The daily business briefing: March 2, 2023

A judge accuses Starbucks of 'egregious' labor-law violations, Eli Lilly slashes insulin prices, and more

Starbucks
(Image credit: Stephen Chernin/Getty Images)

1. Judge says Starbucks violated labor laws in effort to stop union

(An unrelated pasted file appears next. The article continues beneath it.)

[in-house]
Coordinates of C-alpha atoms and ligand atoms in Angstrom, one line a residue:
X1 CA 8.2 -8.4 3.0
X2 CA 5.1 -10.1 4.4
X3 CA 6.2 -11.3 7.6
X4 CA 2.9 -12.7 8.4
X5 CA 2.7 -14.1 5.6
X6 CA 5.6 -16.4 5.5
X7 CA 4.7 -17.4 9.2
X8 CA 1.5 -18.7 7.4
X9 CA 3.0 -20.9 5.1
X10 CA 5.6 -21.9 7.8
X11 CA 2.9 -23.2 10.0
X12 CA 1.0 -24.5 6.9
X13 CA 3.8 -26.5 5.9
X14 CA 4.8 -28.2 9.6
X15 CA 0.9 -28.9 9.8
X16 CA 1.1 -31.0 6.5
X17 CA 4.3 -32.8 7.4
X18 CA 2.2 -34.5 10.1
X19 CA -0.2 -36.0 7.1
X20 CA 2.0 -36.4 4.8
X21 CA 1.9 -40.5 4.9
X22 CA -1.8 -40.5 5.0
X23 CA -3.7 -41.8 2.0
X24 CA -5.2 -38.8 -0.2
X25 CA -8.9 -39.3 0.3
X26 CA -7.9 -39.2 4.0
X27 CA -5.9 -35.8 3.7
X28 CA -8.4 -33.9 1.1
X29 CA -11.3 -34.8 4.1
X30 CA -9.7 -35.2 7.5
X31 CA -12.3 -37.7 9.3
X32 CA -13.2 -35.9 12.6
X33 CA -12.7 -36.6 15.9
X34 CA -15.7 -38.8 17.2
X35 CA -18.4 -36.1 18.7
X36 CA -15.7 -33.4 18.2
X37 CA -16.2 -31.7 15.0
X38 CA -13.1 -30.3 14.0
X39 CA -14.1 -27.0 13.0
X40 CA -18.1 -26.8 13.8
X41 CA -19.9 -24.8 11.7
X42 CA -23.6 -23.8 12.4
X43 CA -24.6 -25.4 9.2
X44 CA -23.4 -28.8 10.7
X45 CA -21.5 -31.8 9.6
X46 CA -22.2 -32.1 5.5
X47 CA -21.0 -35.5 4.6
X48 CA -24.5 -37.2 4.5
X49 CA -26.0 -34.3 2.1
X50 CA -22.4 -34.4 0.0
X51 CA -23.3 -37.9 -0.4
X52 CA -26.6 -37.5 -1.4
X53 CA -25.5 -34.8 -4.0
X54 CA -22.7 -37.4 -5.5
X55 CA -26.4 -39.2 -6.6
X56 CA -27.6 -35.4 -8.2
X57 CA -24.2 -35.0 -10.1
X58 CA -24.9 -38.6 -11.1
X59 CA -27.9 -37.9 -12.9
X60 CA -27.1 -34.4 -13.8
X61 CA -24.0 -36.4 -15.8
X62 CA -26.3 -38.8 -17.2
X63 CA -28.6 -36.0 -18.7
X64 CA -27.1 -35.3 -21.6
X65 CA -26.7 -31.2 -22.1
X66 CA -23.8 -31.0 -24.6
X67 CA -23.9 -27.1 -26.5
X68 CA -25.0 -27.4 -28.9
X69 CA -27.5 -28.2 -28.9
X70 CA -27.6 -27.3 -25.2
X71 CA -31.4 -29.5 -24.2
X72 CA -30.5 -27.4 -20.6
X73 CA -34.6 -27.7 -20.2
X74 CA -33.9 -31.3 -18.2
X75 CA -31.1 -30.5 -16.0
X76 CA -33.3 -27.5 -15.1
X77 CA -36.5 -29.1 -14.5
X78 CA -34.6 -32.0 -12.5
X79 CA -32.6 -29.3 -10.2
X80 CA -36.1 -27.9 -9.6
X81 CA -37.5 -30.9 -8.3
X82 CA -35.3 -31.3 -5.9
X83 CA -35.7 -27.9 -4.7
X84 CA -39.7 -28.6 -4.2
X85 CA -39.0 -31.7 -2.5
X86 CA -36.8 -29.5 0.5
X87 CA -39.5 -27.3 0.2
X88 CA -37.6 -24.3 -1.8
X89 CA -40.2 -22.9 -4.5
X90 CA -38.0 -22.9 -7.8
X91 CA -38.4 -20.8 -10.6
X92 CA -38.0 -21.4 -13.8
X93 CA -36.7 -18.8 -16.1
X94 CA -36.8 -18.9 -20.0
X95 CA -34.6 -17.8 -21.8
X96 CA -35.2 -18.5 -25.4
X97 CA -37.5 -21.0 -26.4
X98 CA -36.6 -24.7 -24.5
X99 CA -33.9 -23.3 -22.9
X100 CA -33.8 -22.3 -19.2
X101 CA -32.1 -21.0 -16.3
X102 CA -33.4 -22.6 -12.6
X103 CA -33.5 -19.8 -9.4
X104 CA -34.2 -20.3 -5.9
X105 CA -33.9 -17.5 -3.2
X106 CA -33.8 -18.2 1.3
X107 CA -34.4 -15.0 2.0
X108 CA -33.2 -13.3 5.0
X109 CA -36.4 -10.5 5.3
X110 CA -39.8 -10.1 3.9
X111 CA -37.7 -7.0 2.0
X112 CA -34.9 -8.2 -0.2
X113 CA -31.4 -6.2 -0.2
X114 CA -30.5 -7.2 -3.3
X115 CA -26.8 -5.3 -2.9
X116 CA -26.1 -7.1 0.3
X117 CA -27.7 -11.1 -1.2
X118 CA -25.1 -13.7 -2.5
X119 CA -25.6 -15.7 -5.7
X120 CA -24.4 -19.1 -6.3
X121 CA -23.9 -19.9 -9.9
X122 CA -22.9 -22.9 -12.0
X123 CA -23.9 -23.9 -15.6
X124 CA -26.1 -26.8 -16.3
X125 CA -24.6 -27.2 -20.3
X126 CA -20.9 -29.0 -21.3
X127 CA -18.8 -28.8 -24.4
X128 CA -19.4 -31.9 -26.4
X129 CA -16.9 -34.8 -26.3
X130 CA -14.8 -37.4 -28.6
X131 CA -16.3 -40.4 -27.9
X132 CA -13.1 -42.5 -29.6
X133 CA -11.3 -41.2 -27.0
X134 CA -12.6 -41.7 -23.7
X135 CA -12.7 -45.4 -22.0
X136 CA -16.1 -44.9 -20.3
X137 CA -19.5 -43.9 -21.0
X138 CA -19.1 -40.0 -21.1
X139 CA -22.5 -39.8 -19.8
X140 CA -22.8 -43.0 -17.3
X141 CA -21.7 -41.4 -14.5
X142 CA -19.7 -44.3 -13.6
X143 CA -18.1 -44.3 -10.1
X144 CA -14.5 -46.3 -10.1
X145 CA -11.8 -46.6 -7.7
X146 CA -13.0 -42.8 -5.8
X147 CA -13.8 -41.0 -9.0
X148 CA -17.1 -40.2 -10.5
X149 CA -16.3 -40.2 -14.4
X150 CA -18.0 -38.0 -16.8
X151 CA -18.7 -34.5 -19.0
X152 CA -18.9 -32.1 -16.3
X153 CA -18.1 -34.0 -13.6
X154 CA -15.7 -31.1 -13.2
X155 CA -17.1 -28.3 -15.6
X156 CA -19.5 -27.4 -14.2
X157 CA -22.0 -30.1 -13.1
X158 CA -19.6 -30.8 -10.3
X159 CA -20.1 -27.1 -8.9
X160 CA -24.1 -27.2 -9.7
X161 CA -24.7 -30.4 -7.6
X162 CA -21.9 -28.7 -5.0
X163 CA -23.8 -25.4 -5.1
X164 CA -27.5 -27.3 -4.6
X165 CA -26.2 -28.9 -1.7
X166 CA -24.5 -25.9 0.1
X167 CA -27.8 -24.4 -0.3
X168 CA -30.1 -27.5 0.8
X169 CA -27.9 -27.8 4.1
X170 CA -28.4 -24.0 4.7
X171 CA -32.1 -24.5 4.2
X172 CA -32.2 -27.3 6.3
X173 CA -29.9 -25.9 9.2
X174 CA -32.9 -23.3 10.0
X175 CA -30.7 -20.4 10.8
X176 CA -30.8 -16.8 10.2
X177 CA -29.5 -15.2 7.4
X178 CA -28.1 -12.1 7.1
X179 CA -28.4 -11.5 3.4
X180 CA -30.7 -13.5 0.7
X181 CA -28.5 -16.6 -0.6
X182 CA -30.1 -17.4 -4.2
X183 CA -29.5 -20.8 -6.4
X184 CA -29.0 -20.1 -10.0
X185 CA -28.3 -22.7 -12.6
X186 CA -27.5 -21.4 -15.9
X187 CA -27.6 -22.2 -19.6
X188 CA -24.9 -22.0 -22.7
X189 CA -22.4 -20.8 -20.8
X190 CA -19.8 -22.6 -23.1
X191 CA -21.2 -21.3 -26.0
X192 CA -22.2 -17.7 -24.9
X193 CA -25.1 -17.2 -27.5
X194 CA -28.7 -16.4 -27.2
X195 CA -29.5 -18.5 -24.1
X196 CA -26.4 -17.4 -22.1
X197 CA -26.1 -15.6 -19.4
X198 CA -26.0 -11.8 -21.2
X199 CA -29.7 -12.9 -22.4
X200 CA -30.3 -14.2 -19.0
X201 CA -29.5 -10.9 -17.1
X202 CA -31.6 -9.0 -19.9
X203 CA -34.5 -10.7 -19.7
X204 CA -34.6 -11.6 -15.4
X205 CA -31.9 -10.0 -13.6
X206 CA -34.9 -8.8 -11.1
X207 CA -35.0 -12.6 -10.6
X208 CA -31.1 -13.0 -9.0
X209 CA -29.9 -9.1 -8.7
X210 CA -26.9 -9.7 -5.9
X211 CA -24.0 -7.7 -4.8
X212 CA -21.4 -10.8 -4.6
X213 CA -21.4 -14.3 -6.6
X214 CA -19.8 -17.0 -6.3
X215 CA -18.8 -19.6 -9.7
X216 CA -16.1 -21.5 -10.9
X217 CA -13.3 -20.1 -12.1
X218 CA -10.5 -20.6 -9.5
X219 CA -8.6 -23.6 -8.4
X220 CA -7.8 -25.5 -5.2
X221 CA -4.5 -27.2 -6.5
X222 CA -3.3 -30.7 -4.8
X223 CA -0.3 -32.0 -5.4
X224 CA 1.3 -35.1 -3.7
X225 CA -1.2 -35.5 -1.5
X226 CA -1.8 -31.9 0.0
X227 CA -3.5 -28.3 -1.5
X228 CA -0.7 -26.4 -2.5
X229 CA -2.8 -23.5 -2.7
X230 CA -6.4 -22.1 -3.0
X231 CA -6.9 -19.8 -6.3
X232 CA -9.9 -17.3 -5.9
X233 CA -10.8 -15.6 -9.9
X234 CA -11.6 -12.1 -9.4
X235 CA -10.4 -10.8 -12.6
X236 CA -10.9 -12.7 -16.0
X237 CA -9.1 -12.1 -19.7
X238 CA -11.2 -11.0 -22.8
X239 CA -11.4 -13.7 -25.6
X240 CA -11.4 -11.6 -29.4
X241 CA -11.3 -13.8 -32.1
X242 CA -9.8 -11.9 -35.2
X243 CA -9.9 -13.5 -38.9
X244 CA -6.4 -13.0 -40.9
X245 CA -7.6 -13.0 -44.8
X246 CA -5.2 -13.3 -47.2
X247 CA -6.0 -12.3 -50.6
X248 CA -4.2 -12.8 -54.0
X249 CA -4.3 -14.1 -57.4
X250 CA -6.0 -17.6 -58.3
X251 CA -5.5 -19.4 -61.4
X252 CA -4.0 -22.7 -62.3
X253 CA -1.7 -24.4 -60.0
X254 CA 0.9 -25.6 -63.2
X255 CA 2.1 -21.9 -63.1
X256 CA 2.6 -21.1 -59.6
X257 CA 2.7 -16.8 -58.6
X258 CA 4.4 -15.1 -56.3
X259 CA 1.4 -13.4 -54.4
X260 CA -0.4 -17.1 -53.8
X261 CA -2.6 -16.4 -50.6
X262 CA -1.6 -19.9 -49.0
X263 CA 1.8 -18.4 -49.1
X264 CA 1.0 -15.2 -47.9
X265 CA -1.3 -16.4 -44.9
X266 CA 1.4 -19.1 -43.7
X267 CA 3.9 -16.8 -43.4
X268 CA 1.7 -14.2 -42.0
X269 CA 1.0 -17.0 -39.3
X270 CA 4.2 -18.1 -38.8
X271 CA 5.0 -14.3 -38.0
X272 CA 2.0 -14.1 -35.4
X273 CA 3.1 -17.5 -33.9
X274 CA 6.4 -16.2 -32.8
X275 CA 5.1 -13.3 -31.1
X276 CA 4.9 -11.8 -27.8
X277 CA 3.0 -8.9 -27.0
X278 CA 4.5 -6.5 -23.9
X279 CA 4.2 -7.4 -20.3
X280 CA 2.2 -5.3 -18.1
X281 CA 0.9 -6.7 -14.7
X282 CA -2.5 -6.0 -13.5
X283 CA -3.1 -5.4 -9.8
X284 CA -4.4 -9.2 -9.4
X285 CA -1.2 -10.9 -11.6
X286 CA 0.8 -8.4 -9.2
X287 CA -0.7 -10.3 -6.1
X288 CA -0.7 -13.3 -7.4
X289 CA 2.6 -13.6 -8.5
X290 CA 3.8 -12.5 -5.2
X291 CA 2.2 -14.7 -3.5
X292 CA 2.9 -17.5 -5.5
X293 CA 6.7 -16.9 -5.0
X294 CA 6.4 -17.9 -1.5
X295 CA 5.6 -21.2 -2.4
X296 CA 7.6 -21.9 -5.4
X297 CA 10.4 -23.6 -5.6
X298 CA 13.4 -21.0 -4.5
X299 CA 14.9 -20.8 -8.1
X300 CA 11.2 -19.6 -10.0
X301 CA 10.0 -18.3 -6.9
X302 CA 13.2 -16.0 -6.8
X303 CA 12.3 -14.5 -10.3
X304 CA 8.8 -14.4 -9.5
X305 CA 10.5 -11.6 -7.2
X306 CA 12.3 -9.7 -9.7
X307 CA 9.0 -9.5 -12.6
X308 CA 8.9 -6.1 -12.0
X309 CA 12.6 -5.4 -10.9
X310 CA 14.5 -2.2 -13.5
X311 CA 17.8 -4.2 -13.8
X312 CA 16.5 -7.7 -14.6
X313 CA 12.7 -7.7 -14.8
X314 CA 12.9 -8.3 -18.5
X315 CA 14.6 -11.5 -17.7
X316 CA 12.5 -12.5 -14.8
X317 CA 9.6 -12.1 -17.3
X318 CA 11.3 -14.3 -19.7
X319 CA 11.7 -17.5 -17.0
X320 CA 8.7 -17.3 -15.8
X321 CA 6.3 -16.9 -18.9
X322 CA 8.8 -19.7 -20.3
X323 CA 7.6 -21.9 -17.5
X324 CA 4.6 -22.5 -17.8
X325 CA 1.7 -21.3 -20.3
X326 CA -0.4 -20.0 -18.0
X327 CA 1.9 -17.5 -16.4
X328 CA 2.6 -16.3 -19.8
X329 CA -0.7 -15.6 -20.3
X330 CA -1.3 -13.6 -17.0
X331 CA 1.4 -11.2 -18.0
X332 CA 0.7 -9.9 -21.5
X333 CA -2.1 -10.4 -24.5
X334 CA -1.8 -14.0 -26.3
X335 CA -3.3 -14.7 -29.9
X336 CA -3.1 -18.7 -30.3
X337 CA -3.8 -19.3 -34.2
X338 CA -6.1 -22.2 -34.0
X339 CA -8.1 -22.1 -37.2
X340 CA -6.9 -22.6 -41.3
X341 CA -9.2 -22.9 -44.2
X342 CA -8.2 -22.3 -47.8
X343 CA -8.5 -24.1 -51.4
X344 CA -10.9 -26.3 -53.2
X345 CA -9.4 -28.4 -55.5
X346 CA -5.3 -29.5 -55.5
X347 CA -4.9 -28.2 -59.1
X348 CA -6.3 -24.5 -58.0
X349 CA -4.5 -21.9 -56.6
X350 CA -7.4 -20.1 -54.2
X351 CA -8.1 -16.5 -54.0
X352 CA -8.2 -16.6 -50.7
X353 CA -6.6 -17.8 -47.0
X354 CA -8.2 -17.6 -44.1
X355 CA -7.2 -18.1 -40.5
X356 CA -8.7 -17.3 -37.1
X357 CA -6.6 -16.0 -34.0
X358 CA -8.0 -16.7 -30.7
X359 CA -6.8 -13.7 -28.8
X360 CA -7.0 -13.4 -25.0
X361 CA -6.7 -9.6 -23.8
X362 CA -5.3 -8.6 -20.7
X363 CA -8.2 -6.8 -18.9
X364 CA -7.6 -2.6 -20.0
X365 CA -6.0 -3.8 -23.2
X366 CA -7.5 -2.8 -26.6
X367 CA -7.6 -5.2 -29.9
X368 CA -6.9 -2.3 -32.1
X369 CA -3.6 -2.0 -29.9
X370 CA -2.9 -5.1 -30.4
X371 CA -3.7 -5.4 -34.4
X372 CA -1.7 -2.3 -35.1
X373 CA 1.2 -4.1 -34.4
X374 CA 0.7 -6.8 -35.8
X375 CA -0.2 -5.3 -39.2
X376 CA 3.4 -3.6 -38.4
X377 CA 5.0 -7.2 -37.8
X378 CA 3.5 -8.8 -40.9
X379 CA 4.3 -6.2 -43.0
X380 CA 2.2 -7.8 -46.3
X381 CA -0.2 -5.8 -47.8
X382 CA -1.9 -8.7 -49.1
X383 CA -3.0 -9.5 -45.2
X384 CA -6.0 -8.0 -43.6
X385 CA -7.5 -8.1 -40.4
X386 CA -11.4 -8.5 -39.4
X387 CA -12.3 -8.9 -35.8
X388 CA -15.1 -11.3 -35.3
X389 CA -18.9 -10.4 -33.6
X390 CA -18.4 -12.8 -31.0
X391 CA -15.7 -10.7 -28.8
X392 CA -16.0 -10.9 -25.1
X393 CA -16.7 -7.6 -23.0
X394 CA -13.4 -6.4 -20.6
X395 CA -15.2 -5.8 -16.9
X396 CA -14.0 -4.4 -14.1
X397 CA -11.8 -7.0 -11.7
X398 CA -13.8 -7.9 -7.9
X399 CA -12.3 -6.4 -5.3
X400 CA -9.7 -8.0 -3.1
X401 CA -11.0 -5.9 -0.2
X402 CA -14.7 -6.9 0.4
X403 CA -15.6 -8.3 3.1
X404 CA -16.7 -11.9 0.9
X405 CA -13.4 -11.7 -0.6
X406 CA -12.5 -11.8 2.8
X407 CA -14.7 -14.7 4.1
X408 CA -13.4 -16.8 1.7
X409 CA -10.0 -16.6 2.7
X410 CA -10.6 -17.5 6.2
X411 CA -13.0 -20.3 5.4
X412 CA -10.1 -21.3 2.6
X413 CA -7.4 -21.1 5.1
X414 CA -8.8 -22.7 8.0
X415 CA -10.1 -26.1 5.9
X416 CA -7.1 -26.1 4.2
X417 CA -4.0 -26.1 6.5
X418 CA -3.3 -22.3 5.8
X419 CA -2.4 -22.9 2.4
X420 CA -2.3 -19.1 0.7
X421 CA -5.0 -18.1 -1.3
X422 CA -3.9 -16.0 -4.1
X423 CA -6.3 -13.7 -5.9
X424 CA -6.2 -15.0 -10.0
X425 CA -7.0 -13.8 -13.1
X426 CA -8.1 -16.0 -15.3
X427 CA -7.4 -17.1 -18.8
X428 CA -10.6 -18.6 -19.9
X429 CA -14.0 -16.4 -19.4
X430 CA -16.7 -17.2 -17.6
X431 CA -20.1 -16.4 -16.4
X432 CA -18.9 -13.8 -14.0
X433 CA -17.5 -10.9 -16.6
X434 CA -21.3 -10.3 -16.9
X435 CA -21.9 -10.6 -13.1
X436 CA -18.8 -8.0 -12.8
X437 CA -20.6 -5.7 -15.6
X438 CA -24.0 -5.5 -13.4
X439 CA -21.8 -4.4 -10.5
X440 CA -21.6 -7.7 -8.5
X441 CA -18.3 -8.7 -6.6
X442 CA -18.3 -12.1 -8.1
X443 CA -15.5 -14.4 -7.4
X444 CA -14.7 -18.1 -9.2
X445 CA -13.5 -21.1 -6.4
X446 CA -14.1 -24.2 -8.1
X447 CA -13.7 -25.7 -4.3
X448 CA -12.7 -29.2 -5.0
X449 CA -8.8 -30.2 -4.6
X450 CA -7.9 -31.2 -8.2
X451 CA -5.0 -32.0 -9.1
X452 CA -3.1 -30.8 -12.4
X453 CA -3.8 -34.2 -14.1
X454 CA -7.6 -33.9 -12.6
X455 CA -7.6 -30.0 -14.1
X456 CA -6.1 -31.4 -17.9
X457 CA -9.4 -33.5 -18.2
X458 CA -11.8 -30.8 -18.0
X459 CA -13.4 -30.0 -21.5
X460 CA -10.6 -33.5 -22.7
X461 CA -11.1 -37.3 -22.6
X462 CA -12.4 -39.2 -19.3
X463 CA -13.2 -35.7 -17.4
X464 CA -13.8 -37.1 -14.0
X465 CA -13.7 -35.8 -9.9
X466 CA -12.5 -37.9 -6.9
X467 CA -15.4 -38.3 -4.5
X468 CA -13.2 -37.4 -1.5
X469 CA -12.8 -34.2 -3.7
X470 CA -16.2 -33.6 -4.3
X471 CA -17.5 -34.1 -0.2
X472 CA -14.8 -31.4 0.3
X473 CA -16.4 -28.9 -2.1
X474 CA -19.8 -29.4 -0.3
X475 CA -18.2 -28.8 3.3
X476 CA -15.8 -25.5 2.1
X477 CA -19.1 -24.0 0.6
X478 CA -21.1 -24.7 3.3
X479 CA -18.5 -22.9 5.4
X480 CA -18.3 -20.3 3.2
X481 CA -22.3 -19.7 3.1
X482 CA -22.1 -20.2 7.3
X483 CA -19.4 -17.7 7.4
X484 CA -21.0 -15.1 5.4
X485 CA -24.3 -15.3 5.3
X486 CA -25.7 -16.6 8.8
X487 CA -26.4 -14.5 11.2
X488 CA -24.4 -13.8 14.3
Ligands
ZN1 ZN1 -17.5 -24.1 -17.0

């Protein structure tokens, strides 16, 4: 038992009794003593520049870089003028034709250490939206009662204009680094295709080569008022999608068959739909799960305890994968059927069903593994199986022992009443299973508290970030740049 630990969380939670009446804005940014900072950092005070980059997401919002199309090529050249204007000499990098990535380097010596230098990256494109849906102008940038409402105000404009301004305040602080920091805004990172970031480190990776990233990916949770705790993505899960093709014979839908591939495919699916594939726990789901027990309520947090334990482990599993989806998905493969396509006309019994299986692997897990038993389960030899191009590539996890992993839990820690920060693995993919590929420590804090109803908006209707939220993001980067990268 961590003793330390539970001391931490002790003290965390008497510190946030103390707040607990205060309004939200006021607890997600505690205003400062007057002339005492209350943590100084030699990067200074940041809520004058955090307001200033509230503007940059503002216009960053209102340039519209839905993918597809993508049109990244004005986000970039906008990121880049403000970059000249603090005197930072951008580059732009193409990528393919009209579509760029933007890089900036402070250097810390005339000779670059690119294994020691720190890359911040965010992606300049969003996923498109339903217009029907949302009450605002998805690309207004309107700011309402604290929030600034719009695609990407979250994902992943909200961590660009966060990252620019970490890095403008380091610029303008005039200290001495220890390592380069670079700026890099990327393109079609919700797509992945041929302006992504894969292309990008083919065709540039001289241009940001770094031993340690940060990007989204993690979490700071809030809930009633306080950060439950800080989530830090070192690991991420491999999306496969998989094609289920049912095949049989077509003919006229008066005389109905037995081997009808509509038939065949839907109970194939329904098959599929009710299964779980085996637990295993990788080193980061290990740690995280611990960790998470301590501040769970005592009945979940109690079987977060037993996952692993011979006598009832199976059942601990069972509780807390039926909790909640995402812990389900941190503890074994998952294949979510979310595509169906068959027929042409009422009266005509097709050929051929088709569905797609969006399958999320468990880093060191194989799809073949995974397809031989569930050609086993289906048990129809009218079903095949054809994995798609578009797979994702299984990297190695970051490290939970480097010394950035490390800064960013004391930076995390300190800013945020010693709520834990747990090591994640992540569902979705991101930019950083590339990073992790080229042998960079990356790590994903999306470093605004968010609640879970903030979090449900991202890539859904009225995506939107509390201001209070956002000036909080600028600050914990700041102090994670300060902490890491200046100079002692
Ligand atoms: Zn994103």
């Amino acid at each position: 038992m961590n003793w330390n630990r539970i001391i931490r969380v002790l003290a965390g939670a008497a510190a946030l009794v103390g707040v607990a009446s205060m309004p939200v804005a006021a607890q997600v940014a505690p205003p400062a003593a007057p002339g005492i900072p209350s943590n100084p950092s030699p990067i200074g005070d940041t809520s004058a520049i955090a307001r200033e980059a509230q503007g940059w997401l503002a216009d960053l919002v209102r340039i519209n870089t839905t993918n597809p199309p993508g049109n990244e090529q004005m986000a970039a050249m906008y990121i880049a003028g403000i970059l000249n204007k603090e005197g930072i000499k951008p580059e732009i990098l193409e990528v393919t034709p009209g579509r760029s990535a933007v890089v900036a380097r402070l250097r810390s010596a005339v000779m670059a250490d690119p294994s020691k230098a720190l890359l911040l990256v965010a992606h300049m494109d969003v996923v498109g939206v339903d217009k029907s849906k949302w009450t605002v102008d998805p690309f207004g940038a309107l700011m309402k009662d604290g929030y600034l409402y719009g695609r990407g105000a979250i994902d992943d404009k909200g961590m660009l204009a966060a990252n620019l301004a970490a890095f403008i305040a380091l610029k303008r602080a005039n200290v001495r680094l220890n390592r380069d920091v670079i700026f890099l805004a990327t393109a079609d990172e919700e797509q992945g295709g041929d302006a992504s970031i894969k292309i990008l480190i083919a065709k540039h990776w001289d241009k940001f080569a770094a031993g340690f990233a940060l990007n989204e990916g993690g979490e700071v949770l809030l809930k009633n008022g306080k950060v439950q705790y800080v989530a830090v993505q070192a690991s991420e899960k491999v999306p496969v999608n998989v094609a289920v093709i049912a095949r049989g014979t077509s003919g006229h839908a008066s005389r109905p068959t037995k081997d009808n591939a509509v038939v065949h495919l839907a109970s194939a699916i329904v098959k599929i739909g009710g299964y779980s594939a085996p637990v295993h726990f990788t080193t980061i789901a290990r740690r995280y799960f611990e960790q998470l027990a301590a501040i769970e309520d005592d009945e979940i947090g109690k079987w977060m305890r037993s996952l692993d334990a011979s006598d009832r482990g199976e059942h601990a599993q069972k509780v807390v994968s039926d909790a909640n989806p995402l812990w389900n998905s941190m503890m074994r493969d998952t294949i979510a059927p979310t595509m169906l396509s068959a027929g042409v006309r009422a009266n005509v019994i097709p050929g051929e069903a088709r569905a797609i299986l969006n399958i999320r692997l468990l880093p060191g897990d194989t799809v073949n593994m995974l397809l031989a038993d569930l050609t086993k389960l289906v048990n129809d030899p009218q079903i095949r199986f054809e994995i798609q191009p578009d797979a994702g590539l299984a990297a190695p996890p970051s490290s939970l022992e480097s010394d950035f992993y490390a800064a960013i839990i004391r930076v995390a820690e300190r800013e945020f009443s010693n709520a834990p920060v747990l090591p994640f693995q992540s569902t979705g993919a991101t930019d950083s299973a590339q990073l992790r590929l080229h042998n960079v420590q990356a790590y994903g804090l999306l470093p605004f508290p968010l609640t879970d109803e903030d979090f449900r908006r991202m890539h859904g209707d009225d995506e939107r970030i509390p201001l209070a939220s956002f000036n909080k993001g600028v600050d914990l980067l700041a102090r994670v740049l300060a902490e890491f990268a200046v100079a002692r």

A federal administrative law judge ruled Wednesday that Starbucks tried to stop union-organizing campaigns at its coffee stores with "egregious and widespread" labor-law violations. Judge Michael Rosas ordered the company to reopen closed stores and provide back pay and damages to employees who started the nationwide effort to unionize Starbucks employees. Rosas wrote in his order that the company showed "a general disregard for the employees' fundamental rights," retaliating against employees affiliated with Starbucks Workers United. The case covered complaints of unfair labor practices at 21 Buffalo-area stores. Since the union drive began, 268 of Starbucks' 9,000 company-owned U.S. stores have unionized. Starbucks called the ruling "inappropriate," saying the workers were fired for violating company policies, not in retaliation for union affiliation.

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